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Sinologists spread Chinese classic to world through translation and imitation

LI HAIYING | 2018-12-27 | Hits:
(Chinese Social Sciences Today)

Foreigners dressed in the Han costume chant the Three Character Classic in front of the Hall of Great Achievements at the Confucius Temple in Hangzhou, Zhejiang Province. Photo: FILE


As an important introductory literacy textbook for children, the Three Character Classic, or San Zi Jing in Chinese pinyin and San Tzu Ching in the Wade-Giles romanization system, played an extremely particular role in the knowledge system of the Chinese people after the Song Dynasty.

During the Ming and Qing dynasties, Western Sinologists showed intense interest in the classic. They actively translated it, drew upon the text and created adapted works, leaving an indelible mark on its history and the development of new versions. Especially in the late Qing Dynasty and afterwards, a great number of translations, imitative writings and editions for the blind and the elderly emerged. The versions undertaken by Westerners not only have high academic value, but also provide a lens for reviewing history.


Numerous translations
According to the documents available, Italian Jesuit Michael Ruggieri was the first European to translate the Three Character Classic. He started to translate it into Latin in 1581 and then sent the translation back to Italy. Thereafter Italian Sinologist and Catholic priest Angelo Zottoli included the classic in the second volume of the five-volume work Chinese Literature Course, or Cursus Litteraturae Sinicae, which he compiled.

Based on the preface of the 1910 English translation by Herbert Giles, the Three Character Classic in the Chinese Literature Course was published in 1879, roughly 300 years after Ruggieri’s translation effort. Since very few people have ever seen Ruggieri’s translation, it is unknown whether the two versions are inherently related.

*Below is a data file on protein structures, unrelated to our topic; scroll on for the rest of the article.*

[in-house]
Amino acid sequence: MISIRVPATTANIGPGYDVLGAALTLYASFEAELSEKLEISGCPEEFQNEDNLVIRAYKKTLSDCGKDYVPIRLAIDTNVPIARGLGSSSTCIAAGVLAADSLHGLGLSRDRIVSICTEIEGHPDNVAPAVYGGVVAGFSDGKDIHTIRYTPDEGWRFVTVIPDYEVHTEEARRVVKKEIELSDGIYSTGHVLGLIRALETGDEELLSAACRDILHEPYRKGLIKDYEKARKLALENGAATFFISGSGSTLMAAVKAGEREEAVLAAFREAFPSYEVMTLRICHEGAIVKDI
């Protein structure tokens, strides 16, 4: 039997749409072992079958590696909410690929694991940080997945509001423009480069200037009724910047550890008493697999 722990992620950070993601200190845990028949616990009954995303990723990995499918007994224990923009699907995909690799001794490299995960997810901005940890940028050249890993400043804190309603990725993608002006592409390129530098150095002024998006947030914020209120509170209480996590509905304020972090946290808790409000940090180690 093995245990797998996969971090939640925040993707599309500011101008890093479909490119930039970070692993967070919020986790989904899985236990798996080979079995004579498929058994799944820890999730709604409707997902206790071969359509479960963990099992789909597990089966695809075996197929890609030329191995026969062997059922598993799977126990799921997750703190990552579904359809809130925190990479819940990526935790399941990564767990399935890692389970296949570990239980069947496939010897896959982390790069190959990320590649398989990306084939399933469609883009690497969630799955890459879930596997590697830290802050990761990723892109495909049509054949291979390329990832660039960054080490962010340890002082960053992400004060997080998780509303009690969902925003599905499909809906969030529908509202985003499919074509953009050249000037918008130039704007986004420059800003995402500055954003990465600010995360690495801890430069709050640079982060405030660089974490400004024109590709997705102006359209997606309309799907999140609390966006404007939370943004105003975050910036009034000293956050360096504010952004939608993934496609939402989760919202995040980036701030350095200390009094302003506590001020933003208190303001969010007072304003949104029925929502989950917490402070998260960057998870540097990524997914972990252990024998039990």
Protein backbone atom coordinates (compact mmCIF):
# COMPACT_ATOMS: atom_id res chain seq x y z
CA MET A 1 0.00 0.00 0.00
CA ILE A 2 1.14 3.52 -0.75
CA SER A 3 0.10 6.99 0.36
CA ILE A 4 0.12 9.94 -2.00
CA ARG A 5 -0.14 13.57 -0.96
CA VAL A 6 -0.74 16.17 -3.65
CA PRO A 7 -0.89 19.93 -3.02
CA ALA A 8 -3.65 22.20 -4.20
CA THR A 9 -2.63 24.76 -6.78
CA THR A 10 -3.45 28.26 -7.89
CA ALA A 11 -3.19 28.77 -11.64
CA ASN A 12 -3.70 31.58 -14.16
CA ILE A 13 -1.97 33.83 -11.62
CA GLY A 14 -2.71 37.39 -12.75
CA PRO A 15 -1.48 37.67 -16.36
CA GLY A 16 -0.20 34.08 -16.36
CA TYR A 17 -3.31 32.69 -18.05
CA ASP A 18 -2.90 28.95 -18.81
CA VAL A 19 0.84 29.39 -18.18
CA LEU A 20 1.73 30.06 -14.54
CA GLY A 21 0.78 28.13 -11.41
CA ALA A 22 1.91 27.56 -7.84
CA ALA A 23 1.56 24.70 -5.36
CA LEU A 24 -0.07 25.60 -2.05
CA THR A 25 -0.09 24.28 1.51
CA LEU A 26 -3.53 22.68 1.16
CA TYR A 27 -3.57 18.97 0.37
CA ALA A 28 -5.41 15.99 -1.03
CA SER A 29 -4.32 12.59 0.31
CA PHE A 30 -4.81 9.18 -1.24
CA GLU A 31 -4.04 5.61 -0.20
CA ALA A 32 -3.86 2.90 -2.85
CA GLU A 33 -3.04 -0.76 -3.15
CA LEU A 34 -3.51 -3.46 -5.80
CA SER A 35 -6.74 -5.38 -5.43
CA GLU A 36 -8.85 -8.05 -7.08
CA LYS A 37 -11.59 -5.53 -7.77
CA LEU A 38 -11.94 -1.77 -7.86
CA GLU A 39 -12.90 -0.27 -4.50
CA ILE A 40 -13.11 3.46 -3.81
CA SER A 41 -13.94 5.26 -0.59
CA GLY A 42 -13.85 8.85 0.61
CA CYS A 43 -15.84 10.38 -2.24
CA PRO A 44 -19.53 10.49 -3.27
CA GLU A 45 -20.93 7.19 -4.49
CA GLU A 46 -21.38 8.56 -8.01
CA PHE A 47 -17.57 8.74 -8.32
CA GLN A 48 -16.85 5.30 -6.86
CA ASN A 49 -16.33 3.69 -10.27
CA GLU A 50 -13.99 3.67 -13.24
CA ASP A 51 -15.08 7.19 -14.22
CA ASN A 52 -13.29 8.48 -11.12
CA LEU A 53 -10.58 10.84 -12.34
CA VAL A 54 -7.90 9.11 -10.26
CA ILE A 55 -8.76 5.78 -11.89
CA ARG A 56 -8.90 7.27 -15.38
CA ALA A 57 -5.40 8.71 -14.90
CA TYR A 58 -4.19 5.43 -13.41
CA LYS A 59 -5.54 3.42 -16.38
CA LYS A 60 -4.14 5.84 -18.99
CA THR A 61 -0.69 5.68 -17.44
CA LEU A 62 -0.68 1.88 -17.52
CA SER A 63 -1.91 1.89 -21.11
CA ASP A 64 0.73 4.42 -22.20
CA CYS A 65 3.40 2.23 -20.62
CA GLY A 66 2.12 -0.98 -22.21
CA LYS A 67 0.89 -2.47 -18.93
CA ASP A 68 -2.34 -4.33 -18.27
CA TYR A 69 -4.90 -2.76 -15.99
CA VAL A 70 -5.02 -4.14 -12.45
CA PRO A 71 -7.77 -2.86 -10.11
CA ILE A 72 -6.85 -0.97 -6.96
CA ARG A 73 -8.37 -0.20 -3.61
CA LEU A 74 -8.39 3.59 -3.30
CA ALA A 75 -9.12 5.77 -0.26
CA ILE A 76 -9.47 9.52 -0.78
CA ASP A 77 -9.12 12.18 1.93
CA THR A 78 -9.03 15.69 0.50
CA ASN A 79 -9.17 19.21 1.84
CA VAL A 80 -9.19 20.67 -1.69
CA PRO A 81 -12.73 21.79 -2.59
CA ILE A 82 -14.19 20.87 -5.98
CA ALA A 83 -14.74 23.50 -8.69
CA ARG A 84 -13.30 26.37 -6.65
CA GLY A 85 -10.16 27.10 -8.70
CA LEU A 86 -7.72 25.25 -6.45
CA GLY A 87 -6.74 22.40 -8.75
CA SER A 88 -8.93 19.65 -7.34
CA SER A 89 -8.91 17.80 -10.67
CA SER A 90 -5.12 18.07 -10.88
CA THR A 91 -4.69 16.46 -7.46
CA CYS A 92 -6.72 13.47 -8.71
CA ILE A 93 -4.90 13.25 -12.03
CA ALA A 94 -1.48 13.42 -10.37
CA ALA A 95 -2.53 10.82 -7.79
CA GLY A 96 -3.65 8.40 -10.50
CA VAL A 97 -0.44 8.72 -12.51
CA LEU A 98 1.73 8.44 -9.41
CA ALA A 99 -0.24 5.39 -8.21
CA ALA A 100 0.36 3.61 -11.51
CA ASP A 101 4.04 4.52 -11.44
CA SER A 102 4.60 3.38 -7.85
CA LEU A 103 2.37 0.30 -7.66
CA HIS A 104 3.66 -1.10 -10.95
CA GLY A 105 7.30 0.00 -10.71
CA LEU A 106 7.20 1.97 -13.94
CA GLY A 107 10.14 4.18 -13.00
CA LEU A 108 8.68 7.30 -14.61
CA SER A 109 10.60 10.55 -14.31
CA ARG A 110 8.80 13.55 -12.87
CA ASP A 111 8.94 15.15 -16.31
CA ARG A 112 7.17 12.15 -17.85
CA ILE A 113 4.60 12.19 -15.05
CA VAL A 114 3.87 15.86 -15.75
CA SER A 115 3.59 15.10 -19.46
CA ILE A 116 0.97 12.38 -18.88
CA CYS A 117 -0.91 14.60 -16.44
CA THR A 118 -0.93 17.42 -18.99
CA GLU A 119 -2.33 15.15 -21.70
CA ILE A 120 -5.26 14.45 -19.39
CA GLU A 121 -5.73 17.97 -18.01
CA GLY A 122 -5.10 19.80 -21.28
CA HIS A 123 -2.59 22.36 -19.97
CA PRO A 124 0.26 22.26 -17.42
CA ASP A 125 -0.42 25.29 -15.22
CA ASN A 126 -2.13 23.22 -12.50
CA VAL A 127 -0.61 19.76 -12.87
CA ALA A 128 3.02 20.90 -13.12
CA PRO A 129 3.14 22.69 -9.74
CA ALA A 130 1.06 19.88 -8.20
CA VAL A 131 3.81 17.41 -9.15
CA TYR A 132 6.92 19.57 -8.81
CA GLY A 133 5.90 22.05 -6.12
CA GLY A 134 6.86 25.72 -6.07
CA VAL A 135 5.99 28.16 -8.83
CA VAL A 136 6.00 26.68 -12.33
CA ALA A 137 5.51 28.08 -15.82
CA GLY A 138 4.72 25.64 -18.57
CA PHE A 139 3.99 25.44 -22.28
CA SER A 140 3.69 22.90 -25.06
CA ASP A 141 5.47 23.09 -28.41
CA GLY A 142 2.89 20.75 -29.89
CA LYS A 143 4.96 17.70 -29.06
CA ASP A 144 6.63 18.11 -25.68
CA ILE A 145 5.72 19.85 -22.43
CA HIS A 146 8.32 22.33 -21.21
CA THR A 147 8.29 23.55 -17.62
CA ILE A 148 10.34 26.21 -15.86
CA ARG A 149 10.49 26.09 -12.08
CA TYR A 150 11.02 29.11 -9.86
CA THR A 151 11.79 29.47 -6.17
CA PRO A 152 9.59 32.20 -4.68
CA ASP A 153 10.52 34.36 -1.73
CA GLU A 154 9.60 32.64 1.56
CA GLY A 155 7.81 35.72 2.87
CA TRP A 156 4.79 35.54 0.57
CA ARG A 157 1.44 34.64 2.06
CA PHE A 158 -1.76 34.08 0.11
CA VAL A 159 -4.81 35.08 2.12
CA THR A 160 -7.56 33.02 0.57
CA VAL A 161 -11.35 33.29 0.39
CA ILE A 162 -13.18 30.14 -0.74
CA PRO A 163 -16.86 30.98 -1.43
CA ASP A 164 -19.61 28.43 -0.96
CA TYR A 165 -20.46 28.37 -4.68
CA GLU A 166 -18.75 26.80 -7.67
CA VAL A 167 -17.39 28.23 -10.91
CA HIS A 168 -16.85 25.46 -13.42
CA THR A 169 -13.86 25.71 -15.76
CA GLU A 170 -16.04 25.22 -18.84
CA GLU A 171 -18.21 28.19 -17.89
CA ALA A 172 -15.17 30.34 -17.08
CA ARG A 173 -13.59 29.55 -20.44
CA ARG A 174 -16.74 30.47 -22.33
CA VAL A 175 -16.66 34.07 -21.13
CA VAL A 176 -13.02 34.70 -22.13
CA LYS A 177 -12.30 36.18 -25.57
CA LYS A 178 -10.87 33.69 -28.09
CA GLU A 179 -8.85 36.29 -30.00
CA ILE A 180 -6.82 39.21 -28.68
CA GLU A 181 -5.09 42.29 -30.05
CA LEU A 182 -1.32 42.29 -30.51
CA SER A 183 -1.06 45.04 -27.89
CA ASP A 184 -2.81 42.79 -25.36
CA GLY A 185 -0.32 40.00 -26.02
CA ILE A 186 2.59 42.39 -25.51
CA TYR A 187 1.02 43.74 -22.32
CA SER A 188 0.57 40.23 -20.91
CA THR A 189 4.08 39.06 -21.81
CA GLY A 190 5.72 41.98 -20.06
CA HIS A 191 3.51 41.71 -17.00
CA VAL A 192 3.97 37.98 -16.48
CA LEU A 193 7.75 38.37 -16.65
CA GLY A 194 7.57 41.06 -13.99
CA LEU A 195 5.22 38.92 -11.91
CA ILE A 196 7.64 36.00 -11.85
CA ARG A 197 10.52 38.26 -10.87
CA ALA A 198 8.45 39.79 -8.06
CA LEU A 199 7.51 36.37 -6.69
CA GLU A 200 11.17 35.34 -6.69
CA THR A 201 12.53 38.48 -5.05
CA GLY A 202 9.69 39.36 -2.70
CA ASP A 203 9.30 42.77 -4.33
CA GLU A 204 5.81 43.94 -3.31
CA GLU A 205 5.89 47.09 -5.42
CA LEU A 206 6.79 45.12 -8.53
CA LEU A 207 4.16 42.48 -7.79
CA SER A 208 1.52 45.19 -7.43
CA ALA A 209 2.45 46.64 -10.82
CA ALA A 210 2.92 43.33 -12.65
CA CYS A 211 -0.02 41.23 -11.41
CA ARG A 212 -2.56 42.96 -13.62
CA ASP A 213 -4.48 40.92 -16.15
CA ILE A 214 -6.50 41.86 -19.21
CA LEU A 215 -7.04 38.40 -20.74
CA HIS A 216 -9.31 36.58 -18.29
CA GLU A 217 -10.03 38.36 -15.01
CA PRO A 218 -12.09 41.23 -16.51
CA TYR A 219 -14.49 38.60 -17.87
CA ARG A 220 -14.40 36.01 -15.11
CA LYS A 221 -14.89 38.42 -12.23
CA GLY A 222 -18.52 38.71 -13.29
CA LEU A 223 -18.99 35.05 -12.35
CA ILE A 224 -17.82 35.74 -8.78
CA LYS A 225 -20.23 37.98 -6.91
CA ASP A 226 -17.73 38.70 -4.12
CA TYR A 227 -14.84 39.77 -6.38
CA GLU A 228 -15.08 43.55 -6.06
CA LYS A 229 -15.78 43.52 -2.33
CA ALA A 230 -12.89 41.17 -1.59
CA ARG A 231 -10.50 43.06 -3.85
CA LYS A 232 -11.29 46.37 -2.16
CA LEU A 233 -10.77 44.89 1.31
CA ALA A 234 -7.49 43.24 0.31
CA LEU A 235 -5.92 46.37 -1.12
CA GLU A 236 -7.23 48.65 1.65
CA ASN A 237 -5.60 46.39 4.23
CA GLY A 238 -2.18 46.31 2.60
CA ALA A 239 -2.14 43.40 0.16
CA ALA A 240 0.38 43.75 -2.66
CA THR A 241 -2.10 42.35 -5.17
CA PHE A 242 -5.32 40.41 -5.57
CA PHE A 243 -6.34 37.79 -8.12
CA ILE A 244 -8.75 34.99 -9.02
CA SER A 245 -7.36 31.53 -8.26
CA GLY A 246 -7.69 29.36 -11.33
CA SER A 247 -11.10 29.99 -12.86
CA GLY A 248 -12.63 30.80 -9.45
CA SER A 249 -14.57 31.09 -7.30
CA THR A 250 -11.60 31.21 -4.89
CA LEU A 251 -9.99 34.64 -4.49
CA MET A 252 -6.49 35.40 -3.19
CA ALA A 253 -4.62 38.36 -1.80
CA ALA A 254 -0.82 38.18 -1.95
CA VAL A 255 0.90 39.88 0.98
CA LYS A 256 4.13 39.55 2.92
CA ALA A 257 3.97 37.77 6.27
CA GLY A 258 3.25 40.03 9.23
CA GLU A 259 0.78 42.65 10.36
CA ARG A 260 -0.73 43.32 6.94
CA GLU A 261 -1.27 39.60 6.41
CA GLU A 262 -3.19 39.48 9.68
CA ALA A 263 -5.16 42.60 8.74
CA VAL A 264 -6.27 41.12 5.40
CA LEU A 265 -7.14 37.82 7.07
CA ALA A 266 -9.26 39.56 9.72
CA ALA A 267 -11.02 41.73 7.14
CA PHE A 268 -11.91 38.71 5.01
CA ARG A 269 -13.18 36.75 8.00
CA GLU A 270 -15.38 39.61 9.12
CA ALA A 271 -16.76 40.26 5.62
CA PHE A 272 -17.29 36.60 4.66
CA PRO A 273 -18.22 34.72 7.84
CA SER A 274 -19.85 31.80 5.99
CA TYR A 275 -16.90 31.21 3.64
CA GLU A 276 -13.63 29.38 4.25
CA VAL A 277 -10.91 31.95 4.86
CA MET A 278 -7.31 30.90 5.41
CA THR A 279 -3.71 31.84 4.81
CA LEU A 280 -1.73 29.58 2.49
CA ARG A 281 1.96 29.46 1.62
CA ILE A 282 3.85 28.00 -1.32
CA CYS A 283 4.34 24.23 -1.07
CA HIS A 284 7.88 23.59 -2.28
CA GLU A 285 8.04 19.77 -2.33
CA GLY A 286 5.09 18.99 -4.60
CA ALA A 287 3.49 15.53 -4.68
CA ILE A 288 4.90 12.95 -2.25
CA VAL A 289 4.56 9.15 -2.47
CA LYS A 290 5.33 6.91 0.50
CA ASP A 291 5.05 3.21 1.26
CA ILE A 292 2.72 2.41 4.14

Russian and English versions appeared afterwards. Russian Sinologist Illarion Kalinovich Rossokhin contributed a Russian version, followed by Aleksei Leontevich Leontev. Among Russian translations, the most influential one was completed by renowned Sinologist Nikita Bichurin. In Russia at that time, Bichurin’s translation of the Three Character Classic became a popular text and handbook for Russians reading translations from Chinese.

There were diverse English translations. Translators’ countries were mostly English-speaking. There were five English-only versions without Chinese cross-reference. The first English-only translation was done by British Protestant missionary Robert Morrison who published the English work Horae Sinicae: Translations from the Popular Literature of the Chinese that included the Three Character Classic in London in 1812.

American Elijah Coleman Bridgman published an English Three Character Classic in the fourth volume of the third issue of the periodical Chinese Repository, which he chaired, in July 1835. Later English-only editions included the 1856 translation by Rev. Solomon Malan published in London, the 1873 translation by Giles and the 1892 work by Ernst Johann Eitel, both published in Shanghai. Of the five English-only translations, Eitel’s was most used for teaching. Some scholars regarded it too simple to be valuable.

Apart from English-only translations, there were Chinese-English bilingual texts. Chronologically, the first was from Jenkins, published in 1860 in London. The second was the Annotation to the Three Character Classic by Chauncey Goodrich published in 1865. Third came the translation by French Sinologist Stanislas Aignan Julien featuring Chinese, Latin and English, published in Paris in 1864 and reprinted in 1872. And fourth was the 1910 translation by Giles. As for the Giles translation, German Sinologist Paul Georg Von Mollendorff documented it as “without Chinese cross-reference,” but it actually had what was likely a revision of the 1873 English-only edition’s.

Of the existing four Chinese-English bilingual versions, Giles’s 1910 work was the most academically significant. In the preface, Giles elaborated on how the translation of the text evolved in Europe, and he listed six translations, including Bridgman’s 1835 translation, Julien’s 1864 work, Giles’s own 1873 and 1910 versions, Zottoli’s 1879 Latin translation and Eitel’s 1892 translation.